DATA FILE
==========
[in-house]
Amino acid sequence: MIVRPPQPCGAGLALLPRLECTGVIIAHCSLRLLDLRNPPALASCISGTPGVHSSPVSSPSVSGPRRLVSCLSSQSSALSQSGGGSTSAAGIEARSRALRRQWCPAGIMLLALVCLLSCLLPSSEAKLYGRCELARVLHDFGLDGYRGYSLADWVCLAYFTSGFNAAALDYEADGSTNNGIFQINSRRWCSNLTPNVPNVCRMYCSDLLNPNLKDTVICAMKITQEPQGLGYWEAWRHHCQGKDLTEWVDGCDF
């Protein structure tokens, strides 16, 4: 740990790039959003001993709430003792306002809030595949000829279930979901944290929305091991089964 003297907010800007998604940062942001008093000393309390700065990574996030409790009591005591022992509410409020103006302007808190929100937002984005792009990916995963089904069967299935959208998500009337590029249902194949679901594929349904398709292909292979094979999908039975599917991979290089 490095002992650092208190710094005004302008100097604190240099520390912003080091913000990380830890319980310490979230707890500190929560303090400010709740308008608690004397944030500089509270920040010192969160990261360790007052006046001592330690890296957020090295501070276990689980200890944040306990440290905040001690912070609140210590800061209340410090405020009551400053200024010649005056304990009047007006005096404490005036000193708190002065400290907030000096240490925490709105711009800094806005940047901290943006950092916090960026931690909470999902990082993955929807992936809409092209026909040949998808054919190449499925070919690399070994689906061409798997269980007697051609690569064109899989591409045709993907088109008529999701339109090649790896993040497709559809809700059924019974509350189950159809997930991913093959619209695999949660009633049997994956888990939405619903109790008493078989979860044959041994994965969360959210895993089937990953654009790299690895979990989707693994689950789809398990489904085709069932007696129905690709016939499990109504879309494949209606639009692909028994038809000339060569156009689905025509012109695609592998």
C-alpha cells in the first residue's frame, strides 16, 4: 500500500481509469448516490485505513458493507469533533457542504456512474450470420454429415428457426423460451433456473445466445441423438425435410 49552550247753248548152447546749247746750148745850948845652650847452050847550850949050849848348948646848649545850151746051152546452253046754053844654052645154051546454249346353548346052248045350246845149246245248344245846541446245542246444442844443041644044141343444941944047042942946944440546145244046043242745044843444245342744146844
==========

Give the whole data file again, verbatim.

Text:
[in-house]
Amino acid sequence: MIVRPPQPCGAGLALLPRLECTGVIIAHCSLRLLDLRNPPALASCISGTPGVHSSPVSSPSVSGPRRLVSCLSSQSSALSQSGGGSTSAAGIEARSRALRRQWCPAGIMLLALVCLLSCLLPSSEAKLYGRCELARVLHDFGLDGYRGYSLADWVCLAYFTSGFNAAALDYEADGSTNNGIFQINSRRWCSNLTPNVPNVCRMYCSDLLNPNLKDTVICAMKITQEPQGLGYWEAWRHHCQGKDLTEWVDGCDF
């Protein structure tokens, strides 16, 4: 740990790039959003001993709430003792306002809030595949000829279930979901944290929305091991089964 003297907010800007998604940062942001008093000393309390700065990574996030409790009591005591022992509410409020103006302007808190929100937002984005792009990916995963089904069967299935959208998500009337590029249902194949679901594929349904398709292909292979094979999908039975599917991979290089 490095002992650092208190710094005004302008100097604190240099520390912003080091913000990380830890319980310490979230707890500190929560303090400010709740308008608690004397944030500089509270920040010192969160990261360790007052006046001592330690890296957020090295501070276990689980200890944040306990440290905040001690912070609140210590800061209340410090405020009551400053200024010649005056304990009047007006005096404490005036000193708190002065400290907030000096240490925490709105711009800094806005940047901290943006950092916090960026931690909470999902990082993955929807992936809409092209026909040949998808054919190449499925070919690399070994689906061409798997269980007697051609690569064109899989591409045709993907088109008529999701339109090649790896993040497709559809809700059924019974509350189950159809997930991913093959619209695999949660009633049997994956888990939405619903109790008493078989979860044959041994994965969360959210895993089937990953654009790299690895979990989707693994689950789809398990489904085709069932007696129905690709016939499990109504879309494949209606639009692909028994038809000339060569156009689905025509012109695609592998």
C-alpha cells in the first residue's frame, strides 16, 4: 500500500481509469448516490485505513458493507469533533457542504456512474450470420454429415428457426423460451433456473445466445441423438425435410 49552550247753248548152447546749247746750148745850948845652650847452050847550850949050849848348948646848649545850151746051152546452253046754053844654052645154051546454249346353548346052248045350246845149246245248344245846541446245542246444442844443041644044141343444941944047042942946944440546145244046043242745044843444245342744146844